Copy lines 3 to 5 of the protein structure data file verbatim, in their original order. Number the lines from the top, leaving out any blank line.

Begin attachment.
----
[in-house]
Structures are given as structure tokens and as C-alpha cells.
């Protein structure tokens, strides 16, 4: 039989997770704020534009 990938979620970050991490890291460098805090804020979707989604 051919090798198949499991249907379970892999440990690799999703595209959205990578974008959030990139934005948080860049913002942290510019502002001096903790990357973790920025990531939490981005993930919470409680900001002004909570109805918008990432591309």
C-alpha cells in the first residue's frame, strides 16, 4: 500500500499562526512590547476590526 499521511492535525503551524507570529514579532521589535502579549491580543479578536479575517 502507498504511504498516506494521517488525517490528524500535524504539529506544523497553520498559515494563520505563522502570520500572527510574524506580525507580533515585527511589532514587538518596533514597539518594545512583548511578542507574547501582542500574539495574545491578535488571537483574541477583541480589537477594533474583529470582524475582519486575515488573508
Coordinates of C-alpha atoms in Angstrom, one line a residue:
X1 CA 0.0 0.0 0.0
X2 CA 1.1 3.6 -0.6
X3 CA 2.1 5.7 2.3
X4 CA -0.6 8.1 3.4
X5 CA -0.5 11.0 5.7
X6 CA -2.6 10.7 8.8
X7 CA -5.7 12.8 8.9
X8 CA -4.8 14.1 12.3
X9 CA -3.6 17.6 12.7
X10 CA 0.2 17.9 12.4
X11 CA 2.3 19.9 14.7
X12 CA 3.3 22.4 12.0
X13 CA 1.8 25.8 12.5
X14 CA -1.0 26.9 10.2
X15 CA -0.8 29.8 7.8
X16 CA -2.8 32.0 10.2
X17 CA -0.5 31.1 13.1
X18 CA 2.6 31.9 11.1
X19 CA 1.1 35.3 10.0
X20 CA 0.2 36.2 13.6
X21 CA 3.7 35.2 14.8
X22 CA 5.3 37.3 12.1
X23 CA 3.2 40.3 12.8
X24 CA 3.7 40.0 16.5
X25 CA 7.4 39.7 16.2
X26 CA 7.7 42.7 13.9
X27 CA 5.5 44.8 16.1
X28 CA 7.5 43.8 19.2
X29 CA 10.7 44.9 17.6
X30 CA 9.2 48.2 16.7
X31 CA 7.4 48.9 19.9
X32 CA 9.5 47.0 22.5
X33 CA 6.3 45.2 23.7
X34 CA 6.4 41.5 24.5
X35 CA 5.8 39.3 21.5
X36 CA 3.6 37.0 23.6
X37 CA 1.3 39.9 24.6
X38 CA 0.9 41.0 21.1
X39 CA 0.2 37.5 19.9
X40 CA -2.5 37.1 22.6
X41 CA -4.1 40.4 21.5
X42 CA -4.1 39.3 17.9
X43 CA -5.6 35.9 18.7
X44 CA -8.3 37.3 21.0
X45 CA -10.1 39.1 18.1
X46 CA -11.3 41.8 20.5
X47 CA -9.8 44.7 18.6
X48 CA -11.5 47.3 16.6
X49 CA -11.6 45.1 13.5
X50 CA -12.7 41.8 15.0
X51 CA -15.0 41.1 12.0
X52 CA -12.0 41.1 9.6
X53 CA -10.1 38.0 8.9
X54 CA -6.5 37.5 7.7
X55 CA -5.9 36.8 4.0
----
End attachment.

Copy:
């Protein structure tokens, strides 16, 4: 039989997770704020534009 990938979620970050991490890291460098805090804020979707989604 051919090798198949499991249907379970892999440990690799999703595209959205990578974008959030990139934005948080860049913002942290510019502002001096903790990357973790920025990531939490981005993930919470409680900001002004909570109805918008990432591309």
C-alpha cells in the first residue's frame, strides 16, 4: 500500500499562526512590547476590526 499521511492535525503551524507570529514579532521589535502579549491580543479578536479575517 502507498504511504498516506494521517488525517490528524500535524504539529506544523497553520498559515494563520505563522502570520500572527510574524506580525507580533515585527511589532514587538518596533514597539518594545512583548511578542507574547501582542500574539495574545491578535488571537483574541477583541480589537477594533474583529470582524475582519486575515488573508
Coordinates of C-alpha atoms in Angstrom, one line a residue: